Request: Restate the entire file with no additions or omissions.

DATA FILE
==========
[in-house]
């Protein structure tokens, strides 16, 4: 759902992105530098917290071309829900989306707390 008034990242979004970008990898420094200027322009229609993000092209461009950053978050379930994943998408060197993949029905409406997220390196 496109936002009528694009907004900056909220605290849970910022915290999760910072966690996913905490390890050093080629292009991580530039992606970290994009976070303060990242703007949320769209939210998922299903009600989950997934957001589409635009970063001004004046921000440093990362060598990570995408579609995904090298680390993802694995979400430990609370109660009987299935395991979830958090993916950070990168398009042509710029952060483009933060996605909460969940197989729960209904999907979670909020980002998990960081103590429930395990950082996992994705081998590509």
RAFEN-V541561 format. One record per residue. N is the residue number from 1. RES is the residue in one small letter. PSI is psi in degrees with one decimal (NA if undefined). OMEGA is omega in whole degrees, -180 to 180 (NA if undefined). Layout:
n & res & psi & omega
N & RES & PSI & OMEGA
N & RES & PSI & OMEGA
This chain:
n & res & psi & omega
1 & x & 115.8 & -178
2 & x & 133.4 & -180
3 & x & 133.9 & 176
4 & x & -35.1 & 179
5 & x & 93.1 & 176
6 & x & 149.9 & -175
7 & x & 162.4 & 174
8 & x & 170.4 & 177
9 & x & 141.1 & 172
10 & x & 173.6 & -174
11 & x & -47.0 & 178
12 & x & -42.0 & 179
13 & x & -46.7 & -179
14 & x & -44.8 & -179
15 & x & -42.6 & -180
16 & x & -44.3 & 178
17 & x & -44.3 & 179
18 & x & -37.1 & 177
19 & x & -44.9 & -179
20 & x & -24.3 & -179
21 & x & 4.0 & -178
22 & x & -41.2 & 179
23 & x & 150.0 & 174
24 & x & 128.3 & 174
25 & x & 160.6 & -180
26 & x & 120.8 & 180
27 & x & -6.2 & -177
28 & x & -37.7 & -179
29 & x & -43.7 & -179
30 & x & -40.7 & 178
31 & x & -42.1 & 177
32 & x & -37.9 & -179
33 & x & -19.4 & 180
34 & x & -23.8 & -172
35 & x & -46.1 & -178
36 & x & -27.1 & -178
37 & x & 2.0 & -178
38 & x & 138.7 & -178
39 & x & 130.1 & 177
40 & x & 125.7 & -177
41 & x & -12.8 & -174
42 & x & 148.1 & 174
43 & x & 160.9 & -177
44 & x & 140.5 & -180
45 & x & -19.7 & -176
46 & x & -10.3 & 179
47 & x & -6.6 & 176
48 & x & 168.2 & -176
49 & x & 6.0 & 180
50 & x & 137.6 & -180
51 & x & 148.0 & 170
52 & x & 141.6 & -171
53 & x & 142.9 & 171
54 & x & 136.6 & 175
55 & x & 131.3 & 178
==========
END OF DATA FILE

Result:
[in-house]
């Protein structure tokens, strides 16, 4: 759902992105530098917290071309829900989306707390 008034990242979004970008990898420094200027322009229609993000092209461009950053978050379930994943998408060197993949029905409406997220390196 496109936002009528694009907004900056909220605290849970910022915290999760910072966690996913905490390890050093080629292009991580530039992606970290994009976070303060990242703007949320769209939210998922299903009600989950997934957001589409635009970063001004004046921000440093990362060598990570995408579609995904090298680390993802694995979400430990609370109660009987299935395991979830958090993916950070990168398009042509710029952060483009933060996605909460969940197989729960209904999907979670909020980002998990960081103590429930395990950082996992994705081998590509």
RAFEN-V541561 format. One record per residue. N is the residue number from 1. RES is the residue in one small letter. PSI is psi in degrees with one decimal (NA if undefined). OMEGA is omega in whole degrees, -180 to 180 (NA if undefined). Layout:
n & res & psi & omega
N & RES & PSI & OMEGA
N & RES & PSI & OMEGA
This chain:
n & res & psi & omega
1 & x & 115.8 & -178
2 & x & 133.4 & -180
3 & x & 133.9 & 176
4 & x & -35.1 & 179
5 & x & 93.1 & 176
6 & x & 149.9 & -175
7 & x & 162.4 & 174
8 & x & 170.4 & 177
9 & x & 141.1 & 172
10 & x & 173.6 & -174
11 & x & -47.0 & 178
12 & x & -42.0 & 179
13 & x & -46.7 & -179
14 & x & -44.8 & -179
15 & x & -42.6 & -180
16 & x & -44.3 & 178
17 & x & -44.3 & 179
18 & x & -37.1 & 177
19 & x & -44.9 & -179
20 & x & -24.3 & -179
21 & x & 4.0 & -178
22 & x & -41.2 & 179
23 & x & 150.0 & 174
24 & x & 128.3 & 174
25 & x & 160.6 & -180
26 & x & 120.8 & 180
27 & x & -6.2 & -177
28 & x & -37.7 & -179
29 & x & -43.7 & -179
30 & x & -40.7 & 178
31 & x & -42.1 & 177
32 & x & -37.9 & -179
33 & x & -19.4 & 180
34 & x & -23.8 & -172
35 & x & -46.1 & -178
36 & x & -27.1 & -178
37 & x & 2.0 & -178
38 & x & 138.7 & -178
39 & x & 130.1 & 177
40 & x & 125.7 & -177
41 & x & -12.8 & -174
42 & x & 148.1 & 174
43 & x & 160.9 & -177
44 & x & 140.5 & -180
45 & x & -19.7 & -176
46 & x & -10.3 & 179
47 & x & -6.6 & 176
48 & x & 168.2 & -176
49 & x & 6.0 & 180
50 & x & 137.6 & -180
51 & x & 148.0 & 170
52 & x & 141.6 & -171
53 & x & 142.9 & 171
54 & x & 136.6 & 175
55 & x & 131.3 & 178